again and again
These critics aren't exactly disgruntled malcontents, either: at
ICANN's recent board meeting in L.A.
the U.S. Small Business Administration (SBA) hand-delivered to the
board members (and read aloud in full in a comment period) an
aggressively critical letter charging, among other things, that
"procedural questions have arisen at almost every stage of
One thread is particularly prominent among these irregularities:
ICANN's steadfast refusal to grant effective representation to
independent domain holders so as to counterbalance -- as stipulated
by the White Paper -- the representation of intellectual-property
advocates. Recounting this history would be a painfully long and
complex (think "byzantine") task, but consider the
After Network Solutions decided in September 1995 to charge $100
per registration, Postel proposed to the Internet Society to add, in
one fell swoop, 150 new global top-level domains ("gTLDs"
like .com, as opposed to country-code TLDs [ccTLDs] like .uk), and
to add 30 more in each subsequent year
Four years later, ICANN is still spinning its wheels on the idea of
new gTLDs -- which would be a living nightmare for commercial
concerns intent on maintaining what John Gilmore sagely called the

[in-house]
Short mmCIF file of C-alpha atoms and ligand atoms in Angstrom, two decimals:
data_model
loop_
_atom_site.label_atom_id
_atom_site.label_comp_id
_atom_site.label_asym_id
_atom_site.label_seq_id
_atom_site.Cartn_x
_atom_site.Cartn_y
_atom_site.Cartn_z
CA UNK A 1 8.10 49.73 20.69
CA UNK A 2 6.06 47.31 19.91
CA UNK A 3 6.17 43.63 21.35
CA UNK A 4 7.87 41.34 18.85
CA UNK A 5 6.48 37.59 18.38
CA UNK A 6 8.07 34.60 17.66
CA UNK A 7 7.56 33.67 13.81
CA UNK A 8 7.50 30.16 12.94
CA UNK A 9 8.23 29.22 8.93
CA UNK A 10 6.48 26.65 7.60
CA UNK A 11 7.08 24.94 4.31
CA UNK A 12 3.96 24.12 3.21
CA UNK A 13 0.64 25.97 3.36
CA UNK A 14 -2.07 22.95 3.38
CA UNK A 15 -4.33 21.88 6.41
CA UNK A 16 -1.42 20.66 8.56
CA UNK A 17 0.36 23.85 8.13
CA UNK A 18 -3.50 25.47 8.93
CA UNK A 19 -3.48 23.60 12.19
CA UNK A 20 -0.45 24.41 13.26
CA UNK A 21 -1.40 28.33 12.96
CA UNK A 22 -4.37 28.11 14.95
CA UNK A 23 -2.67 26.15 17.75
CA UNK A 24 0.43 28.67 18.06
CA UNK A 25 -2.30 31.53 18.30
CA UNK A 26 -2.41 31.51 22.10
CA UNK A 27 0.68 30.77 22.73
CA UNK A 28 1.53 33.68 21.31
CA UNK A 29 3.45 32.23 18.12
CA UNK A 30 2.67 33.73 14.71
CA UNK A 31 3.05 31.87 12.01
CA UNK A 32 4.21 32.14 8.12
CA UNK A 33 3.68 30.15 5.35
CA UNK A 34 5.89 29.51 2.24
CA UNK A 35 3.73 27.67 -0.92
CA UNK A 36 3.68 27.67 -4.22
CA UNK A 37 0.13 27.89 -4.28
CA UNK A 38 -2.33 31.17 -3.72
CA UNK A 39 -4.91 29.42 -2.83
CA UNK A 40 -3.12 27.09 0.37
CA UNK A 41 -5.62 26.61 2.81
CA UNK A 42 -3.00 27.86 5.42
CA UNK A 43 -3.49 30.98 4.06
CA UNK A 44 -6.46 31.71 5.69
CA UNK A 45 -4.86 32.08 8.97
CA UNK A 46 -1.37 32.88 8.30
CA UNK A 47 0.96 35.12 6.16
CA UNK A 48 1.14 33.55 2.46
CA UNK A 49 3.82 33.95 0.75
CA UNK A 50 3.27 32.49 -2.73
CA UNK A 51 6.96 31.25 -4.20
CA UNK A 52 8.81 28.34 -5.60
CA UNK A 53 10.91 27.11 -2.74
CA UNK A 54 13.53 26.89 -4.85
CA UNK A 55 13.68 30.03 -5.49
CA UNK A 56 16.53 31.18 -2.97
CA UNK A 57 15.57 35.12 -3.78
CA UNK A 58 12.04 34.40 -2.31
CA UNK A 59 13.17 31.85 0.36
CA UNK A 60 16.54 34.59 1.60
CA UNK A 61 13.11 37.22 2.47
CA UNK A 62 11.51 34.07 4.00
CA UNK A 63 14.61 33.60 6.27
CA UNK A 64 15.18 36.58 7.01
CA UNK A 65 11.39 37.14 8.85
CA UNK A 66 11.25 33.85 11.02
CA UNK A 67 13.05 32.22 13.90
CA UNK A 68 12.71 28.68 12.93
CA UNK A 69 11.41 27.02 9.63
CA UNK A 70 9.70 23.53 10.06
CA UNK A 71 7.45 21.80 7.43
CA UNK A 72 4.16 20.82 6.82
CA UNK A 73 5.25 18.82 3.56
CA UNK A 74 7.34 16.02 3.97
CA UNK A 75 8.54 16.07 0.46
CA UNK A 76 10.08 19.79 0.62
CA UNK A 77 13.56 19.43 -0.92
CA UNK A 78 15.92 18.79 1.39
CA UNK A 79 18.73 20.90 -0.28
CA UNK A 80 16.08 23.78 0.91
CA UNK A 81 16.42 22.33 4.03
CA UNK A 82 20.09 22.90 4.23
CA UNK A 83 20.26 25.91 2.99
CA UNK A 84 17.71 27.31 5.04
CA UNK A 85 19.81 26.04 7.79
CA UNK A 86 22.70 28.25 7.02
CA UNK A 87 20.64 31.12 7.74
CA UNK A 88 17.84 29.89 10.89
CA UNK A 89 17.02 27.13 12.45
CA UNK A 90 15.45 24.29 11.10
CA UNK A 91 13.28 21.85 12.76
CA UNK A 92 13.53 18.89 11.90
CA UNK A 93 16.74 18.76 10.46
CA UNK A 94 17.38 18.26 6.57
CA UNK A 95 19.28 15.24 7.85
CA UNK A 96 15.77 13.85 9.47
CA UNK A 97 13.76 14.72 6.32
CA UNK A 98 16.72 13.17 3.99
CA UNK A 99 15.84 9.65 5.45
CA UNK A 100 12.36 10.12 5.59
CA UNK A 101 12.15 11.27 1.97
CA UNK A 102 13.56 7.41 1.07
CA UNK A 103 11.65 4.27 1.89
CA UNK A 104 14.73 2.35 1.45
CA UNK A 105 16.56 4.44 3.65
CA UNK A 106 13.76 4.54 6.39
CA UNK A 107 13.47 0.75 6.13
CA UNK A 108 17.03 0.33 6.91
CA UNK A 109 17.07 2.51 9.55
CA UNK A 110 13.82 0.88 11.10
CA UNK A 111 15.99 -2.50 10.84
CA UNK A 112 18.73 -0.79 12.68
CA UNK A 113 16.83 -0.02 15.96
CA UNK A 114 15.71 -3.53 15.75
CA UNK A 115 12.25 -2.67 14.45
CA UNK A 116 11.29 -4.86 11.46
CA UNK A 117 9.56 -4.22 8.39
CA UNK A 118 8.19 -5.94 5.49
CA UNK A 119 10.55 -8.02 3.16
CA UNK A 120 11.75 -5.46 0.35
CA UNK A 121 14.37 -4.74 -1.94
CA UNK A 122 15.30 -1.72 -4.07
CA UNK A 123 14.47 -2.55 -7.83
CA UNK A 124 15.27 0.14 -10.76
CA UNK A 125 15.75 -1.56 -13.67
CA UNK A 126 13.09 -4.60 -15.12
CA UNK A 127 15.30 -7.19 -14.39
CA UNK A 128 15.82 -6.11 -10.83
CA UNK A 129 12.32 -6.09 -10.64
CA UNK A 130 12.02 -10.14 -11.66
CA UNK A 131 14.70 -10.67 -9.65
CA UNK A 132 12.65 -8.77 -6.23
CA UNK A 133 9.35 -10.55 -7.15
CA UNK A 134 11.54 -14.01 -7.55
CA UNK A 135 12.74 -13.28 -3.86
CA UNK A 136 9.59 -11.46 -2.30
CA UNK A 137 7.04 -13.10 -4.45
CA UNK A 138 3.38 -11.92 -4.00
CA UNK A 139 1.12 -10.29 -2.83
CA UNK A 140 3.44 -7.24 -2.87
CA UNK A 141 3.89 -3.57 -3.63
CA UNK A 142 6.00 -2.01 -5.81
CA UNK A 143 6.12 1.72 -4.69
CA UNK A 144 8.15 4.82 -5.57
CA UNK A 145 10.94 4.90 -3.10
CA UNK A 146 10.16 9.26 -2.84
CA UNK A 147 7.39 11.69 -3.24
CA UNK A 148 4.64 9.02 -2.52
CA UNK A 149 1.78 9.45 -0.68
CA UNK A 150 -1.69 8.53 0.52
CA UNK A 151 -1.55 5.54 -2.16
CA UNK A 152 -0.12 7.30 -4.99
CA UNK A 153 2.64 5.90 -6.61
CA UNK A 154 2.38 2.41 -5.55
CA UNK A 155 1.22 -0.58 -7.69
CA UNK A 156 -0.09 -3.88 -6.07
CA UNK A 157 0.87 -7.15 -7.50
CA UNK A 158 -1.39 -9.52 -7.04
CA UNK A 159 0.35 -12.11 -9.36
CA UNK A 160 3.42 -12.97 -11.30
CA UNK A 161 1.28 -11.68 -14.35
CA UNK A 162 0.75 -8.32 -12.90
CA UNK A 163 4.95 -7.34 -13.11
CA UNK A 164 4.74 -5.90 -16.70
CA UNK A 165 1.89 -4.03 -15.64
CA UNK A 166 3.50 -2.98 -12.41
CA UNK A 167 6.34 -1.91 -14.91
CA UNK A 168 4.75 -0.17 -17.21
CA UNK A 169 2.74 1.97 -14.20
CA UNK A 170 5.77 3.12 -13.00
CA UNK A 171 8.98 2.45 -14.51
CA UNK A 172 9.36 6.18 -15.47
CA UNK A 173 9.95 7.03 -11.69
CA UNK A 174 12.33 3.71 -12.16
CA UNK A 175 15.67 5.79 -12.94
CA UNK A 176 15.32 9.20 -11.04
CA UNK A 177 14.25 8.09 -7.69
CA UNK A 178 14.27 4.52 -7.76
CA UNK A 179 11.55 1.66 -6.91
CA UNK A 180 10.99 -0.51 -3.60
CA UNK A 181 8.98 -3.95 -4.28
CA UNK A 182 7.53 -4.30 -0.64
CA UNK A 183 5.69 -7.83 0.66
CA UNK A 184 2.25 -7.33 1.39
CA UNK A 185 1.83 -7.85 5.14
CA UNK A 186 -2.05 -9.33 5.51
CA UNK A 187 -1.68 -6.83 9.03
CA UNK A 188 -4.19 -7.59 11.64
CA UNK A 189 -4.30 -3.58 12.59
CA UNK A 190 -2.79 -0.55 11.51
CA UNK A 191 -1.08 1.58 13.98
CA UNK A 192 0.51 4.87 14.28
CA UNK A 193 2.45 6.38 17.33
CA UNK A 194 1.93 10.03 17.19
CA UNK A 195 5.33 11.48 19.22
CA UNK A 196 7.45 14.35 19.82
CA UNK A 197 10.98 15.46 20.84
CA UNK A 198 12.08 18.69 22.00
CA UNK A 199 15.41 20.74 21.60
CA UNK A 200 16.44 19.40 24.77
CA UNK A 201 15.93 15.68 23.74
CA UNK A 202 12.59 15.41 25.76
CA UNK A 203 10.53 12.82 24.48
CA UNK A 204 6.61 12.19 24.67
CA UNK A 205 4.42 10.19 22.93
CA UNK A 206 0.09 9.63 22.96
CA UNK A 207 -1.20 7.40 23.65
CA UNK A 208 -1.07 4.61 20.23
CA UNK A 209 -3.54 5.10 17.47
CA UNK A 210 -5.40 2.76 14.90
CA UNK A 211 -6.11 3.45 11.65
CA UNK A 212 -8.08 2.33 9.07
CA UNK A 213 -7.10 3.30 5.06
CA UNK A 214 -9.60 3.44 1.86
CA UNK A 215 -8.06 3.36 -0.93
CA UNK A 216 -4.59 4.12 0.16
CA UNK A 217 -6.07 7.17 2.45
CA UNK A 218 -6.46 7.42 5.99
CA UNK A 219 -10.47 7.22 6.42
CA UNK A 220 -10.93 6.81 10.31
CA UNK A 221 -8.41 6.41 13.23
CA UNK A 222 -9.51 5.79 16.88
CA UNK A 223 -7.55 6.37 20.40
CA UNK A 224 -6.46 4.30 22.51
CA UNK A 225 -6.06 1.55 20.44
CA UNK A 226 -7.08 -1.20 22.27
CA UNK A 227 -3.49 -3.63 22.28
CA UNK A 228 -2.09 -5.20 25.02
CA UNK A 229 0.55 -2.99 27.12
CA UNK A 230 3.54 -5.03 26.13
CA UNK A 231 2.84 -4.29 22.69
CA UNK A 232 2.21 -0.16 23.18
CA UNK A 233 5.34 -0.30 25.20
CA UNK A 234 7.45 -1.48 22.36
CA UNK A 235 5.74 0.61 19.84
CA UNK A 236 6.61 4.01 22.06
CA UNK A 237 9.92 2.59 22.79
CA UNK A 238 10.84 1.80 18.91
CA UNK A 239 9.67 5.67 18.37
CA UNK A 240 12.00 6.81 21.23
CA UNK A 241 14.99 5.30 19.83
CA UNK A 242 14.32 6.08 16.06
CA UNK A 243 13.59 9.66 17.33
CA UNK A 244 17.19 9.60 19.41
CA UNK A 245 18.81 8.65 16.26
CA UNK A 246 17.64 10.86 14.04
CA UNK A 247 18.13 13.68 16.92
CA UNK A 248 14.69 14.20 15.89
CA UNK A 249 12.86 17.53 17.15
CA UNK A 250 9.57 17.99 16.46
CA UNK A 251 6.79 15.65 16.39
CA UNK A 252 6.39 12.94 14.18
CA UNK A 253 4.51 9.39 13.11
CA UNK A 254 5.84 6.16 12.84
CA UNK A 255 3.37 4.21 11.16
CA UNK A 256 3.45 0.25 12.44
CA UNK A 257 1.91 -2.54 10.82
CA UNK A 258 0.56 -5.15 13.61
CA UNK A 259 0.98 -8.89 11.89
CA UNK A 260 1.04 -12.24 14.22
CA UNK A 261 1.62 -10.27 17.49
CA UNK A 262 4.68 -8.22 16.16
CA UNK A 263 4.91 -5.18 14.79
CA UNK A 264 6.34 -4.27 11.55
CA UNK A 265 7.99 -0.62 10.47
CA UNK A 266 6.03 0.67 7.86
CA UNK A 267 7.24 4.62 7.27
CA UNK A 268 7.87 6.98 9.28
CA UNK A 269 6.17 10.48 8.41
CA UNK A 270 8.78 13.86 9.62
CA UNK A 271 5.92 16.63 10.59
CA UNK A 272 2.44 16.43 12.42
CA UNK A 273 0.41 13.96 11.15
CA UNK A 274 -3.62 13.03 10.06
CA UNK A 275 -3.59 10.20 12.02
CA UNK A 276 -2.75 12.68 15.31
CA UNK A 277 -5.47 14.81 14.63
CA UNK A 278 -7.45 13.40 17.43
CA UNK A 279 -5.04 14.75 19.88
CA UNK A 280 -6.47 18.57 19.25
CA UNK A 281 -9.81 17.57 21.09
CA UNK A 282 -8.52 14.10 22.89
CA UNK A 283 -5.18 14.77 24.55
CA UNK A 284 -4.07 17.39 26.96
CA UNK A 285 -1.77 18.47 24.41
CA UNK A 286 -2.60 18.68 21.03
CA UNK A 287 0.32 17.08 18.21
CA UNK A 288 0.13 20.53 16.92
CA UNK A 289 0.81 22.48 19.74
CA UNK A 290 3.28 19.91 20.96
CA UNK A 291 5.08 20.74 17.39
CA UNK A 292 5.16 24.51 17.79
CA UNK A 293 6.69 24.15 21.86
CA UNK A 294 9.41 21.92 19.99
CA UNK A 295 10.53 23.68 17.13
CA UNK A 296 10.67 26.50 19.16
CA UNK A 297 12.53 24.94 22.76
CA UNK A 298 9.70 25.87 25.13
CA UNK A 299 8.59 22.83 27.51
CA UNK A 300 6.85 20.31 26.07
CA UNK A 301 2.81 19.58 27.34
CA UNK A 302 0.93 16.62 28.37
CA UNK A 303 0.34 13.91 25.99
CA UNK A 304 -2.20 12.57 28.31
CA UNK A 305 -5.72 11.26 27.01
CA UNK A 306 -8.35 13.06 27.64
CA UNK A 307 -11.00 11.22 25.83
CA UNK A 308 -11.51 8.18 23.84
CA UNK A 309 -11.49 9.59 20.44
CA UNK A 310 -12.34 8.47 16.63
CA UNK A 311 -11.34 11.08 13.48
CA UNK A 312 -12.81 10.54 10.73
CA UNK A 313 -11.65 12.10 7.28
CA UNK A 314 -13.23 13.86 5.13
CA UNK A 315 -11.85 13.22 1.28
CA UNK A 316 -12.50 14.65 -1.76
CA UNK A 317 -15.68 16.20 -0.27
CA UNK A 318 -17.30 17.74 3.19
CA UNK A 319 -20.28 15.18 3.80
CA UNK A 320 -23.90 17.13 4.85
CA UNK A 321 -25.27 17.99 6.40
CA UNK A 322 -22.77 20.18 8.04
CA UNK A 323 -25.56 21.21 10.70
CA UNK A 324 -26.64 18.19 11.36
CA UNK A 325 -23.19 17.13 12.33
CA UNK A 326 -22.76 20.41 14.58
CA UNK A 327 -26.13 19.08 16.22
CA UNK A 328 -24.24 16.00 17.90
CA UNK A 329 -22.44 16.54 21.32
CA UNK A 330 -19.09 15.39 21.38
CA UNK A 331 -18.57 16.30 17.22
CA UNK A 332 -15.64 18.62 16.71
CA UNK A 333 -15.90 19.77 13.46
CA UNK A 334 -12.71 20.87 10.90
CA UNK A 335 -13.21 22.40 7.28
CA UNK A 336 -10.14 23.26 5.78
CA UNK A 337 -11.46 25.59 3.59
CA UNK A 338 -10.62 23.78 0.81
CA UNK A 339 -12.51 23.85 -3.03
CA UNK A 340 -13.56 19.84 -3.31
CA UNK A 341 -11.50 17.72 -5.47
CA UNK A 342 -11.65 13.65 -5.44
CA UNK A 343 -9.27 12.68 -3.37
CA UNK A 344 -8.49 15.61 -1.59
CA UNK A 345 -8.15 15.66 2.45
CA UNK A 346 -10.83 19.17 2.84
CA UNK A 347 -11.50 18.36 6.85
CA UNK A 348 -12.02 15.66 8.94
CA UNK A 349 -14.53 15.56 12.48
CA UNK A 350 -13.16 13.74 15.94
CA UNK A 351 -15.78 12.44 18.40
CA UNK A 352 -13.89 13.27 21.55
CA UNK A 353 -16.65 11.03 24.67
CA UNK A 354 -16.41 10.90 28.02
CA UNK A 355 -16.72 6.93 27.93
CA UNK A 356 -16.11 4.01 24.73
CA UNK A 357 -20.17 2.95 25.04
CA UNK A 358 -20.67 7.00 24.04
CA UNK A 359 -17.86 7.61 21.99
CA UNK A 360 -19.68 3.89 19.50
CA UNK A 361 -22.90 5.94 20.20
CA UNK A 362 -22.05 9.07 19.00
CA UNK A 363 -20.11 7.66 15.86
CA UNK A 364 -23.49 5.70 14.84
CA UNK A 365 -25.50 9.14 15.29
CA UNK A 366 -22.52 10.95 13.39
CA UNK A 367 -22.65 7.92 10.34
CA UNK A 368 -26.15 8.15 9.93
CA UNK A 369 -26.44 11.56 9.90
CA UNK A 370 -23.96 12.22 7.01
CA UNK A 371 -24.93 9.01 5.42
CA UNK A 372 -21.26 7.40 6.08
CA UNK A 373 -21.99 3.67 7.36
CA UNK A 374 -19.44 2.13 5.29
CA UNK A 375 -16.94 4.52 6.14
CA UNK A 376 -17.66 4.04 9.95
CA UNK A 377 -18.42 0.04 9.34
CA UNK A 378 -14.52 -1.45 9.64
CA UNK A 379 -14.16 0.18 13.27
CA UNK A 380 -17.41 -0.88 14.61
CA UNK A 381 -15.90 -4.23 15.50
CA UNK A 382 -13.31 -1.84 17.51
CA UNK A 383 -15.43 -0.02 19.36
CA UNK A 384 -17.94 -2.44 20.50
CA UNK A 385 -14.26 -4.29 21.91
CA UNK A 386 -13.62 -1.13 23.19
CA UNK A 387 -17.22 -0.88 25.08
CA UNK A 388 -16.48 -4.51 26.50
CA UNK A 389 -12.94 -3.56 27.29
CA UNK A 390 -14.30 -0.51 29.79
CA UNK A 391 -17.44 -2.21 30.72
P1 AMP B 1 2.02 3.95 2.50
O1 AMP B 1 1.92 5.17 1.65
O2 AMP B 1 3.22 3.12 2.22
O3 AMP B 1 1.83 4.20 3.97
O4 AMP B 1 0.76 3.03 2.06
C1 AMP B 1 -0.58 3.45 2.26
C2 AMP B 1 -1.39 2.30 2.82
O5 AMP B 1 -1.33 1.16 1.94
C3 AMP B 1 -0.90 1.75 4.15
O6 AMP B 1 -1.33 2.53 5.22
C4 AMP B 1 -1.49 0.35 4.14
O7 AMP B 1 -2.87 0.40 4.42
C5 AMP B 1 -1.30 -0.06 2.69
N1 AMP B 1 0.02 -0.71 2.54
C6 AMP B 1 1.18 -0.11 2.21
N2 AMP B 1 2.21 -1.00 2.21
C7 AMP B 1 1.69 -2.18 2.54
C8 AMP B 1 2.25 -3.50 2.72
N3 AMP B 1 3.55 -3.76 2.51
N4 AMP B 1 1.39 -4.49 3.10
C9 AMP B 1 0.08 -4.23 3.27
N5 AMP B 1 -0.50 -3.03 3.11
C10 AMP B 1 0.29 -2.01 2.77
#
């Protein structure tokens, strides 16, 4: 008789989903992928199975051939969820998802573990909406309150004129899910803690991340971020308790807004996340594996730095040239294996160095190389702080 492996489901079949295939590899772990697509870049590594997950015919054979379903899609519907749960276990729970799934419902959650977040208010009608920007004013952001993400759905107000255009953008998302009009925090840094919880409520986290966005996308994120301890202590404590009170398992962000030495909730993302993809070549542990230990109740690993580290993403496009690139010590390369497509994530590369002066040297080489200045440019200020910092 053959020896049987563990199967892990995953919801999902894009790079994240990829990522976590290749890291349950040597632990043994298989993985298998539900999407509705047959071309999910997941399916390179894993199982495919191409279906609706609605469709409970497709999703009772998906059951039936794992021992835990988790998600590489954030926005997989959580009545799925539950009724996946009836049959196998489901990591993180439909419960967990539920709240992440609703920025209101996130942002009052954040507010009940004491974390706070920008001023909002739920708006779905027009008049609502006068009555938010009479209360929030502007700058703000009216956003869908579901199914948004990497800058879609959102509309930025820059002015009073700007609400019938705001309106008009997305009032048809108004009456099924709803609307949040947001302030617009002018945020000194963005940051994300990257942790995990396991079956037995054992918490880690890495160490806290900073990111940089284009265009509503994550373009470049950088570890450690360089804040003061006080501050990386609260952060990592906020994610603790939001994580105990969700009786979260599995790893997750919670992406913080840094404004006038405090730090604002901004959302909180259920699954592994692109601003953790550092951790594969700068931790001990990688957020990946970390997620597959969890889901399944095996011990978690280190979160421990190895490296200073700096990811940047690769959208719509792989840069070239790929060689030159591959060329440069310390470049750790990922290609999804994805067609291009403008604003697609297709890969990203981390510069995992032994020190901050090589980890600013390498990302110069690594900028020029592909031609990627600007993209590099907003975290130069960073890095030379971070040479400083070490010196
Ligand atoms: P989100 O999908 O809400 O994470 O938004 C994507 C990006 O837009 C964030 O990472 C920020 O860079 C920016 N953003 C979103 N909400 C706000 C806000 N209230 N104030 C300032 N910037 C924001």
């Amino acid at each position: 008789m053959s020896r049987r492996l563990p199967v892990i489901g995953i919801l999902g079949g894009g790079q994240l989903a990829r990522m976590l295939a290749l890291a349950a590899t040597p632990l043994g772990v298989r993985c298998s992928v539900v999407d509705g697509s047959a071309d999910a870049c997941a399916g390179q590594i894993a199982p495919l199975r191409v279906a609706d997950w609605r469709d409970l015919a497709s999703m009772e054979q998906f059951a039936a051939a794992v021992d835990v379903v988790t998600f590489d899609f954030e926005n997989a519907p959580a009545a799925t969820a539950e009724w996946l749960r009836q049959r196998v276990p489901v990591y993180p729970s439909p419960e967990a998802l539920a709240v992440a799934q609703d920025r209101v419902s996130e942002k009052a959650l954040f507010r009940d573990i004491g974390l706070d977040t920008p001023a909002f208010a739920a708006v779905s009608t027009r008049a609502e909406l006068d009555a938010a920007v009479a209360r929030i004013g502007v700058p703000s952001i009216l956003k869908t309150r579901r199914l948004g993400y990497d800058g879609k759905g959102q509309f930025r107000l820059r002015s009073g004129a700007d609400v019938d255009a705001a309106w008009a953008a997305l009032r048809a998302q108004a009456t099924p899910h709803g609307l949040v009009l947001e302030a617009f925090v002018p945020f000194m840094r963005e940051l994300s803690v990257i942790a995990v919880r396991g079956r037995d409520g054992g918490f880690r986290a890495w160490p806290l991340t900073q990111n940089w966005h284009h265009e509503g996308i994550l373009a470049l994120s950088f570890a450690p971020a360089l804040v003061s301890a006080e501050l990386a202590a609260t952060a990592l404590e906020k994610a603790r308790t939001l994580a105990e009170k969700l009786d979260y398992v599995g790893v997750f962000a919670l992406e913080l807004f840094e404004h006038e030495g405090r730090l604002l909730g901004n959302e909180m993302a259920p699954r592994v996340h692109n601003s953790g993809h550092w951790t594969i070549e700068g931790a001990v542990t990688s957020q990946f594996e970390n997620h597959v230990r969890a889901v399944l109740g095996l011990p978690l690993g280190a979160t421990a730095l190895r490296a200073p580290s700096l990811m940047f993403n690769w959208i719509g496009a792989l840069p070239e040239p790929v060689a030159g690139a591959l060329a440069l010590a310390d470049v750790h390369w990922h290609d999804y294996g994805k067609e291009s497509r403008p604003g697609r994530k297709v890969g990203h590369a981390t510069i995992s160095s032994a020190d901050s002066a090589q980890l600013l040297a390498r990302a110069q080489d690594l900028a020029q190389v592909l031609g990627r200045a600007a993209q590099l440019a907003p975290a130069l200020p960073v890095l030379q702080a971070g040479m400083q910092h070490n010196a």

"congenital confusion between trademarks and domain
However, in the year during which ICANN has been run by unelected
-- that is, self-appointed -- "initial" and
"interim" boards, it has managed to steer to passage its
"Uniform Dispute Resolution Policy" (UDRP).
Doing so involved constituting and coordinating "GAC,"
the "independent advisory" Government Advisory Committee
meets behind closed doors and includes representation from WIPO, the
World Intellectual Property Organization -- a U.N. special agency
whose operating budget is 88 percent financed by "fees
generated by... services it renders to the private sector."
(The other seventeeen U.N. special agencies -- for example, UNESCO
[Education, Science, and Culture] don't rate in GAC's book.) It also
involved waiting for, and digesting, WIPO's "Final Report [on
the] Internet Domain Name Process."
It involved synthesizing that report with staggering amounts of
input from other quarters into the UDRP, a contract imposed upon